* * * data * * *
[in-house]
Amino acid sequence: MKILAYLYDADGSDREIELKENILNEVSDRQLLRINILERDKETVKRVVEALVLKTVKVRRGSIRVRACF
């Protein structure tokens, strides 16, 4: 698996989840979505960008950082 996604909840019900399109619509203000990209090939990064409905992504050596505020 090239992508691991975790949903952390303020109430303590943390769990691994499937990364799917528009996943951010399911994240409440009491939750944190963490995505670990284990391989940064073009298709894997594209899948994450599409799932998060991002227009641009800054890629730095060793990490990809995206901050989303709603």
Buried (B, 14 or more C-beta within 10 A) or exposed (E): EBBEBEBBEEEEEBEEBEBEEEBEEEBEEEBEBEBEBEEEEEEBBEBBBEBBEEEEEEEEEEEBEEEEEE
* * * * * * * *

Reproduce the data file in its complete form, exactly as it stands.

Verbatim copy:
[in-house]
Amino acid sequence: MKILAYLYDADGSDREIELKENILNEVSDRQLLRINILERDKETVKRVVEALVLKTVKVRRGSIRVRACF
């Protein structure tokens, strides 16, 4: 698996989840979505960008950082 996604909840019900399109619509203000990209090939990064409905992504050596505020 090239992508691991975790949903952390303020109430303590943390769990691994499937990364799917528009996943951010399911994240409440009491939750944190963490995505670990284990391989940064073009298709894997594209899948994450599409799932998060991002227009641009800054890629730095060793990490990809995206901050989303709603």
Buried (B, 14 or more C-beta within 10 A) or exposed (E): EBBEBEBBEEEEEBEEBEBEEEBEEEBEEEBEBEBEBEEEEEEBBEBBBEBBEEEEEEEEEEEBEEEEEE